VATICAN CITY - In the humble act of washing his disciples' feet, Jesus is showing all Christians how he wants them to serve others with love, Pope Francis said.

Published in Vatican

On Christmas day a film adaptation of Victor Hugo’s book Les Miserables made its debut in theatres. Though Hugo had a less than perfectly benign view of the Catholic Church, his masterpiece is, from beginning to end, conditioned by a profoundly Christian worldview. It is most important that, amidst all of the “Les Miz” hoopla, the spiritual heart of Hugo’s narrative not be lost.

Published in Movie News

VATICAN CITY - Advent's liturgical preparation for Christmas calls Christians to renew their faith in the reality of God's great love and to make a commitment to bringing his love to the world today, Pope Benedict XVI said.

Published in International

Love is, quite literally, moving to reality TV next April. A new show, Love is Moving, born out of a Toronto initiative known as the Love Movement is hoping to bring viewers to a fuller understanding of this familiar, fuzzy feeling.

Published in Youth Speak News
November 9, 2012

Real to reality TV love

“Please come to the altar to renew your vows with your wedding rings,” said our parish priest.

My parents looked at each other, and then to the rest of our extended family, with a mix of horror and amusement. It was their 20th wedding anniversary ceremony, and they forgot to bring their wedding rings.

In a flash, my aunt found an impromptu ring to fit my dad’s pinky finger, while I handed my mom my diamond gold ring. And like two teenagers up to no good, my mom and dad scurried up to the front of the church, laughing at the situation as they joined other couples from our parish.

Some of the couples celebrated their 10th anniversary, while one couple celebrated their 80th. The renewal of the vows ceremony was simple and beautiful. The couples posed for pictures and then celebrated with a delightful potluck lunch of sandwiches, a delicious wedding sheet cake and other desserts.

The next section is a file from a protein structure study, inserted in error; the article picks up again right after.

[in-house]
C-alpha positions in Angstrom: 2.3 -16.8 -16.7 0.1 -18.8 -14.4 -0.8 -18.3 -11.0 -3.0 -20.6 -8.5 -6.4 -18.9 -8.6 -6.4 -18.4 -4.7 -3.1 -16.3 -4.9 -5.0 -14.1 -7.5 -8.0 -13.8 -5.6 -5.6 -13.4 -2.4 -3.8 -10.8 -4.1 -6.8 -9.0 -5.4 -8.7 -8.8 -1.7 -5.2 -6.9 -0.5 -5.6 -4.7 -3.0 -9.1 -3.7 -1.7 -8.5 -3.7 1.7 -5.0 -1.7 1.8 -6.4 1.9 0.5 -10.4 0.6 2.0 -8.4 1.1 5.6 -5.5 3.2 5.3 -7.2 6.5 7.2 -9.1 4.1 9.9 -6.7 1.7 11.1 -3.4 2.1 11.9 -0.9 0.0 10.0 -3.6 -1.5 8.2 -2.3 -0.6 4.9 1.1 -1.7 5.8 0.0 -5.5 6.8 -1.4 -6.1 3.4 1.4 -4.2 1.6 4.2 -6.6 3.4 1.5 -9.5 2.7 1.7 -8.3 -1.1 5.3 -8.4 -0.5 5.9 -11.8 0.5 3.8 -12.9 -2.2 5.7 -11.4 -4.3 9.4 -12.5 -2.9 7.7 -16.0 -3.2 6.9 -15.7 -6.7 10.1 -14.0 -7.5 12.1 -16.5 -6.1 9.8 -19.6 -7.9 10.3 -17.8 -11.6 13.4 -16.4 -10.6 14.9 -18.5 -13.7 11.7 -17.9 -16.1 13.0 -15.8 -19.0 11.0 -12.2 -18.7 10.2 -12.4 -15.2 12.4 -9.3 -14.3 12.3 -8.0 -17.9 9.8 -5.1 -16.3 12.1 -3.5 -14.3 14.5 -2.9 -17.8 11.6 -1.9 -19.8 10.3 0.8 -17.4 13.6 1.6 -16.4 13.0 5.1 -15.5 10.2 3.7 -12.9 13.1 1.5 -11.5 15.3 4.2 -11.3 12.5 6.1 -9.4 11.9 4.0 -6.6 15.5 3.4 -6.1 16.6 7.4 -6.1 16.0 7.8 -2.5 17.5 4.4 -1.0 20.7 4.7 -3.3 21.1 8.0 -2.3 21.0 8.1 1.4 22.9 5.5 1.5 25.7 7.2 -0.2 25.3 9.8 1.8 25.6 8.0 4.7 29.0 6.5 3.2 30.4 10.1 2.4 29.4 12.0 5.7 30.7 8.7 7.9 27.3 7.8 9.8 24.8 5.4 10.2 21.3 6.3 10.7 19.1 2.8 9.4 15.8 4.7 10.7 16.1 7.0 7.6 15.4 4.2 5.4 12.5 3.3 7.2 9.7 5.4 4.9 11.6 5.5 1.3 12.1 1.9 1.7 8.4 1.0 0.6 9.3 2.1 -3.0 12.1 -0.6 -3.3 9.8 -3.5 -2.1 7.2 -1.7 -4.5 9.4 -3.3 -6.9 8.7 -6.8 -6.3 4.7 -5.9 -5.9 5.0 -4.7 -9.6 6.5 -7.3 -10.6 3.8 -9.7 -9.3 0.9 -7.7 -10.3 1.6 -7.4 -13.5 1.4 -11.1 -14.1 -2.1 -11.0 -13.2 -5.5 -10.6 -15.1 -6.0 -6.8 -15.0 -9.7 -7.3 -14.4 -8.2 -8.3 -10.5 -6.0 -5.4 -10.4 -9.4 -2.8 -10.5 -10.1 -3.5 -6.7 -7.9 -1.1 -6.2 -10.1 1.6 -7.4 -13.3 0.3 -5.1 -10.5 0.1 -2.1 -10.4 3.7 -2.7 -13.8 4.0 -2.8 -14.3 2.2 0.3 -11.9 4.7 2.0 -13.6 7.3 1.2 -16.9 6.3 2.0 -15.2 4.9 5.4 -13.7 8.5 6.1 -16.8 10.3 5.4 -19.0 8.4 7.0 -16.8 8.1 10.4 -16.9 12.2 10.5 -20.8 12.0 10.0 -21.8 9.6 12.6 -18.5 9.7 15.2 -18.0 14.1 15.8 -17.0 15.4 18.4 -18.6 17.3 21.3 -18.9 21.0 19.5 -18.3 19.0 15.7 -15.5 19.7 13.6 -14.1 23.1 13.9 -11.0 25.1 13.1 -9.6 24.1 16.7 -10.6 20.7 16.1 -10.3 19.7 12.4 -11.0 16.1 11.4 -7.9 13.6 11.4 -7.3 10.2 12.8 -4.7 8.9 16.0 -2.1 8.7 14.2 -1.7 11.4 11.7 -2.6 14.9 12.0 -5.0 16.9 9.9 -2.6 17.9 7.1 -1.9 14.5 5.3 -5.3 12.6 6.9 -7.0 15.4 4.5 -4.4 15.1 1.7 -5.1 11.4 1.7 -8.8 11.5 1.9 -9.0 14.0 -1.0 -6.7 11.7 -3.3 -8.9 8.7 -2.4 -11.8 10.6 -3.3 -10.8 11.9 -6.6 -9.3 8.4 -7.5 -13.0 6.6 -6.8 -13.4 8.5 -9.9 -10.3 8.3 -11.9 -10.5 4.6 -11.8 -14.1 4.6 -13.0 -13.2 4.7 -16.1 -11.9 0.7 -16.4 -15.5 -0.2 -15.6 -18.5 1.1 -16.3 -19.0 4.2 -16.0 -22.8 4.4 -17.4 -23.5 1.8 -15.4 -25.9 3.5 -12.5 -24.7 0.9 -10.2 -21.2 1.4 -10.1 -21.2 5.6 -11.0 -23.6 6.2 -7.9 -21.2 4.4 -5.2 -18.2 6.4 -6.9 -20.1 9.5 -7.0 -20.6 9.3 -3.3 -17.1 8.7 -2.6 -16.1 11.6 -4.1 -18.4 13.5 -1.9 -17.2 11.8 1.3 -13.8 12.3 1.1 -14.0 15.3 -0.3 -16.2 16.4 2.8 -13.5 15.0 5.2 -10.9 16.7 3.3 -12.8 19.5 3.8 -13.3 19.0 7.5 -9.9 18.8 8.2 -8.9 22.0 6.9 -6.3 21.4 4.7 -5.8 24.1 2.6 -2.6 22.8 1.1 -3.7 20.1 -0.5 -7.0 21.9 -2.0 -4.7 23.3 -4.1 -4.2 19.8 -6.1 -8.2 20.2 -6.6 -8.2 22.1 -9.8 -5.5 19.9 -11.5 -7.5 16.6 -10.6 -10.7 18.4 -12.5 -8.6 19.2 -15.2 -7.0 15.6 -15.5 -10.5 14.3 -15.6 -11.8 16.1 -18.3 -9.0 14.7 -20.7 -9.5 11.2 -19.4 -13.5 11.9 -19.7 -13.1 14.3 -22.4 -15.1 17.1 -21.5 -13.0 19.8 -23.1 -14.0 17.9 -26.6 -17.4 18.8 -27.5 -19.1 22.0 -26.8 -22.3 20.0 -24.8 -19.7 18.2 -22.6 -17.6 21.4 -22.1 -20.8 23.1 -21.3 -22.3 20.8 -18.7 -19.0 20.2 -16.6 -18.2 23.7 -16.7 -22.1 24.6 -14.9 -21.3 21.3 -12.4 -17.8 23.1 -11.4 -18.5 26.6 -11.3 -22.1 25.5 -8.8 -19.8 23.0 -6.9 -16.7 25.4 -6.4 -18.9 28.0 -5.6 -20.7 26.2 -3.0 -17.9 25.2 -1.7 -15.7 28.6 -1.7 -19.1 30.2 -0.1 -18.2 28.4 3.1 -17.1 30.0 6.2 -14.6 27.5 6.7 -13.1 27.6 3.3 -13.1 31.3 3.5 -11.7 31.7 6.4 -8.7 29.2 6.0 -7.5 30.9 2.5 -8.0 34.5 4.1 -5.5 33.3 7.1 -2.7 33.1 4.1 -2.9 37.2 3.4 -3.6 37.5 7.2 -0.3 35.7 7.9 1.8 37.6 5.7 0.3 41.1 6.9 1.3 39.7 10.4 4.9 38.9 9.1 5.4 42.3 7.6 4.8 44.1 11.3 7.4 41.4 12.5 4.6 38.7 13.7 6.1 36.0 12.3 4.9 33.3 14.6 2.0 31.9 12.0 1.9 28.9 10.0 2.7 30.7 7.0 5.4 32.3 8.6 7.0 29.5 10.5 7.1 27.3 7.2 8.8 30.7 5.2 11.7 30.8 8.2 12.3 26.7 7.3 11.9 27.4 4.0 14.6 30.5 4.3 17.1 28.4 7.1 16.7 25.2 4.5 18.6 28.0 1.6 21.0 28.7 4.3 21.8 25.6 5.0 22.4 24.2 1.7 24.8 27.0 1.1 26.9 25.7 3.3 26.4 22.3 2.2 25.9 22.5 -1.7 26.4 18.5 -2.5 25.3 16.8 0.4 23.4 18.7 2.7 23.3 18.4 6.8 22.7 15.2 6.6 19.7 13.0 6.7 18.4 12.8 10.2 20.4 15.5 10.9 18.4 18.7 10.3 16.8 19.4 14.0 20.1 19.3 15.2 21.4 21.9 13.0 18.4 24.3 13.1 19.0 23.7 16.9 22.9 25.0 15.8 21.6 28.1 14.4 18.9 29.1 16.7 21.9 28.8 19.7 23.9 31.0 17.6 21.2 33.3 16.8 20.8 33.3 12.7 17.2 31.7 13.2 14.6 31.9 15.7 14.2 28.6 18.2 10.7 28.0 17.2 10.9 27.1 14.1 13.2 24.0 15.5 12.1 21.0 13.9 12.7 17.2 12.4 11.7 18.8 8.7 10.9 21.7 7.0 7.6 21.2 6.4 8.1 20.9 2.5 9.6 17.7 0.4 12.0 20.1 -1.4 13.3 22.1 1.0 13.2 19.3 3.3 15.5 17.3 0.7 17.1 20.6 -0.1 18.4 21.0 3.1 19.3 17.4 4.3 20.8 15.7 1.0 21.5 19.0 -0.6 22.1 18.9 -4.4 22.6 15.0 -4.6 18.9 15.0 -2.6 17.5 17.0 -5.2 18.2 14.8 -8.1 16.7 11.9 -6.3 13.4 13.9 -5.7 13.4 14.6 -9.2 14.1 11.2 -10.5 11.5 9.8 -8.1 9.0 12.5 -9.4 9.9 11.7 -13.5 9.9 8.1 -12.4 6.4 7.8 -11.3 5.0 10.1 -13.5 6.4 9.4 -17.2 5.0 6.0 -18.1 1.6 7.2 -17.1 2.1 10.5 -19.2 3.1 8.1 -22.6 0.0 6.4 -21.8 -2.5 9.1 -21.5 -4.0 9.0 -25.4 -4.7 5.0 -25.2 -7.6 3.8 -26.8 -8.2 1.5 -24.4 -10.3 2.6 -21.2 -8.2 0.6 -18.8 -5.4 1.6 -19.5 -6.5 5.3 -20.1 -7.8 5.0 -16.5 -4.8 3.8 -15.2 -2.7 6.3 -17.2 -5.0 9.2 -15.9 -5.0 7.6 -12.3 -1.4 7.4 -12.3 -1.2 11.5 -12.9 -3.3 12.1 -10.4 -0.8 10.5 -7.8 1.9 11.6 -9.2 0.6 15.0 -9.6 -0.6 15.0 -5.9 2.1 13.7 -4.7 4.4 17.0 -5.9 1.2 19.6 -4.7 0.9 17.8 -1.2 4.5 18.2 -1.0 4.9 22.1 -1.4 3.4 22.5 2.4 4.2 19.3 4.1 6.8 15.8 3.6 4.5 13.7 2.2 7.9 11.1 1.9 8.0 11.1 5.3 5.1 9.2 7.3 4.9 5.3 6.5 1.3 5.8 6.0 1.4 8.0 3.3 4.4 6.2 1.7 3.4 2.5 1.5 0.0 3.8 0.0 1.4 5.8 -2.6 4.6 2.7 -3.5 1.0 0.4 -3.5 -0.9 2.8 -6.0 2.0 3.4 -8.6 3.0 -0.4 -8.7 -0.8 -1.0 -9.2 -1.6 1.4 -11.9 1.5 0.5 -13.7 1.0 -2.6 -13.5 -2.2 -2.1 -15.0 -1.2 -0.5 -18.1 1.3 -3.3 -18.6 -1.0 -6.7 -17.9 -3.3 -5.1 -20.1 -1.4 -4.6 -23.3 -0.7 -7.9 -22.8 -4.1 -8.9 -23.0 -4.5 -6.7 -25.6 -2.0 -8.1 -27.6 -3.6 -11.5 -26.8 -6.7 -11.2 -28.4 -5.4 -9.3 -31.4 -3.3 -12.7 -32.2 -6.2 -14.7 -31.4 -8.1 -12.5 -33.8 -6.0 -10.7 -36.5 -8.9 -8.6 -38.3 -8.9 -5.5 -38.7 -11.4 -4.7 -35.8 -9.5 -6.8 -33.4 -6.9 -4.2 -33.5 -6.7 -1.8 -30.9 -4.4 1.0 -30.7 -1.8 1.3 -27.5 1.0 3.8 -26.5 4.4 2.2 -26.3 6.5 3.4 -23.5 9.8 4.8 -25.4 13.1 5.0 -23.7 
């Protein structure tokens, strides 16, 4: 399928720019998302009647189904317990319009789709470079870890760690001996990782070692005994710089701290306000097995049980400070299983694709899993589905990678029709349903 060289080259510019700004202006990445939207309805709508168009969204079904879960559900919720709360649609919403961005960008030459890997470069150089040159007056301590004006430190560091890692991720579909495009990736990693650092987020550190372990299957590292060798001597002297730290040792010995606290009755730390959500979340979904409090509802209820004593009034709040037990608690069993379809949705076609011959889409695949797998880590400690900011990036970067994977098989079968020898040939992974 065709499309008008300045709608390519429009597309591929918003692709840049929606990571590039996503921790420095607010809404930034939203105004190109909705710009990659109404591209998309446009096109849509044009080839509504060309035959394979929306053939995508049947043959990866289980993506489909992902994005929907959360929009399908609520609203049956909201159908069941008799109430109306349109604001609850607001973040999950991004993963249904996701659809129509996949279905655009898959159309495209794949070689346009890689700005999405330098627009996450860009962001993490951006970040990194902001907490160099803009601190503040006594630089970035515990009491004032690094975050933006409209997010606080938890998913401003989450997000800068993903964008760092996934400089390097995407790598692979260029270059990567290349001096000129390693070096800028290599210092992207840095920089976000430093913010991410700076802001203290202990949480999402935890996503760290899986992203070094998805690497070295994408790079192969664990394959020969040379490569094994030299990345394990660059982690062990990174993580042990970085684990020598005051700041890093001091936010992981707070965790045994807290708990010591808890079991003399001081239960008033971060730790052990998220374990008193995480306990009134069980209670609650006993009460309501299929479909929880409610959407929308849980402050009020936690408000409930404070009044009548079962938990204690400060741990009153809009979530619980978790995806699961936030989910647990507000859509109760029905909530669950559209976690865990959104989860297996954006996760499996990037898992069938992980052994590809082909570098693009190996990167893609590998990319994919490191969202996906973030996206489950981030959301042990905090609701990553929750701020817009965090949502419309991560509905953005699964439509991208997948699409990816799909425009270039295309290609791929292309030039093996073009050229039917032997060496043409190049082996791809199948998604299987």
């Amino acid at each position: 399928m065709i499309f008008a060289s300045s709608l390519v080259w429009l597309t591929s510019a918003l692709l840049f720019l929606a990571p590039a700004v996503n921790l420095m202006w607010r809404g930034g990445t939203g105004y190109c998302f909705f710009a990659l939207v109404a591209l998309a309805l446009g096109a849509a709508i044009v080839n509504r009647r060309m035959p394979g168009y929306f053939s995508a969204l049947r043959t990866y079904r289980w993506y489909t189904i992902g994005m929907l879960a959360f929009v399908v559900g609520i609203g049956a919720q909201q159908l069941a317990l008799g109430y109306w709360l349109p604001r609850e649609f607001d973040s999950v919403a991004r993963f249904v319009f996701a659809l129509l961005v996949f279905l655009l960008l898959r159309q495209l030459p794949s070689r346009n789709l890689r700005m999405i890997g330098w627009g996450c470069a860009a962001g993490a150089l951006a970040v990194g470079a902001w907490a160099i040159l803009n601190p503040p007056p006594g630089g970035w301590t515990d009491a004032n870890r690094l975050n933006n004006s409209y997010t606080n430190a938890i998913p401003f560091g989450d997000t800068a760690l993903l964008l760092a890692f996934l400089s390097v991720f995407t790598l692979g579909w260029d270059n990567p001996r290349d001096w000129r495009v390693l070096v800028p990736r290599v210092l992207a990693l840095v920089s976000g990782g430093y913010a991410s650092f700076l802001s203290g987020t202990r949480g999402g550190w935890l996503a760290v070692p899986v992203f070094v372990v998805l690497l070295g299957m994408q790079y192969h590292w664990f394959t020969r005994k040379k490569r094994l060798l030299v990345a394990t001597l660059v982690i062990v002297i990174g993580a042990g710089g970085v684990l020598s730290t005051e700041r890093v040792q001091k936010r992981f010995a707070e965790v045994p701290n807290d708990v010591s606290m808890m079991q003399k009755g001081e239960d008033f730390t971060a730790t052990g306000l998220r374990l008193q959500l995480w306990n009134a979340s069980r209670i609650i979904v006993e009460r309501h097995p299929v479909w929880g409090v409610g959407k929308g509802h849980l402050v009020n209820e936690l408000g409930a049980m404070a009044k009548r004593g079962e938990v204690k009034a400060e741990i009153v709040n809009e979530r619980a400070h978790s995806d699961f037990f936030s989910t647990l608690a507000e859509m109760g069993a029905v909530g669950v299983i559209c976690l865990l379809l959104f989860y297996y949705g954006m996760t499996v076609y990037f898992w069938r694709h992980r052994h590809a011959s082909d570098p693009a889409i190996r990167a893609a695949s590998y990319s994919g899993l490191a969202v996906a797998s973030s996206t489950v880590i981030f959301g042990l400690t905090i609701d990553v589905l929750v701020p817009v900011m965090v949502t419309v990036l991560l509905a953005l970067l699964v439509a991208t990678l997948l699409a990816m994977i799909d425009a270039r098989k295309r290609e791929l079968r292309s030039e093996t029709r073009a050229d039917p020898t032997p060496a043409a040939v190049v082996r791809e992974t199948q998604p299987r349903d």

This heart-warming image is a stark contrast to the very popular world of reality TV weddings. The bride spends hours at a designer store trying to find the perfect princess dress for $10,000. This is followed by a trip to Cartier for the most ostentatious necklace to match the bedazzled 24-karat engagement ring. The bride and groom argue over the wedding cake, but the bride chooses the most lavish one. Then scenes of the reception hall filled with ice sculptures and martini bars transition back and forth with that of dancing guests. For the grand finale, a dollar sign with six or seven figures usually pops up. The unspoken rule: the higher the price tag, the more successful the wedding.

I learned more about celebrating love in the span of a two-hour renewal ceremony than the countless hours I have spent guiltily watching reality wedding shows. My mom glowed through the entire renewal ceremony, despite forgetting her wedding band. This completely contrasted with a reality TV bride who refused to walk into the church for two hours because the florist sent the wrong bouquet.

I love waking up in the morning and finding my parents sitting at the breakfast table casually talking and laughing. When they have an argument, they are eventually willing to forgive one another. Even with hectic schedules, they attend Mass every Sunday to celebrate and reflect on the life they share together.

Marriage is not perfect and it is definitely not simple. But they are committed to each other and to the vows they shared in front of God and their family 20 years ago. And their wedding cost only a fraction of the average reality TV wedding.

My mom can’t recall the location of her wedding dress. My dad’s wedding ring no longer fits. But the night my mom’s car had a flat tire in the pouring rain during Hurricane Sandy, my dad immediately stopped cooking dinner and drove to the rescue. He gave her a hand to hold, an umbrella to shield her from the storm and piece of mind that she would never be alone through any test God might send their way.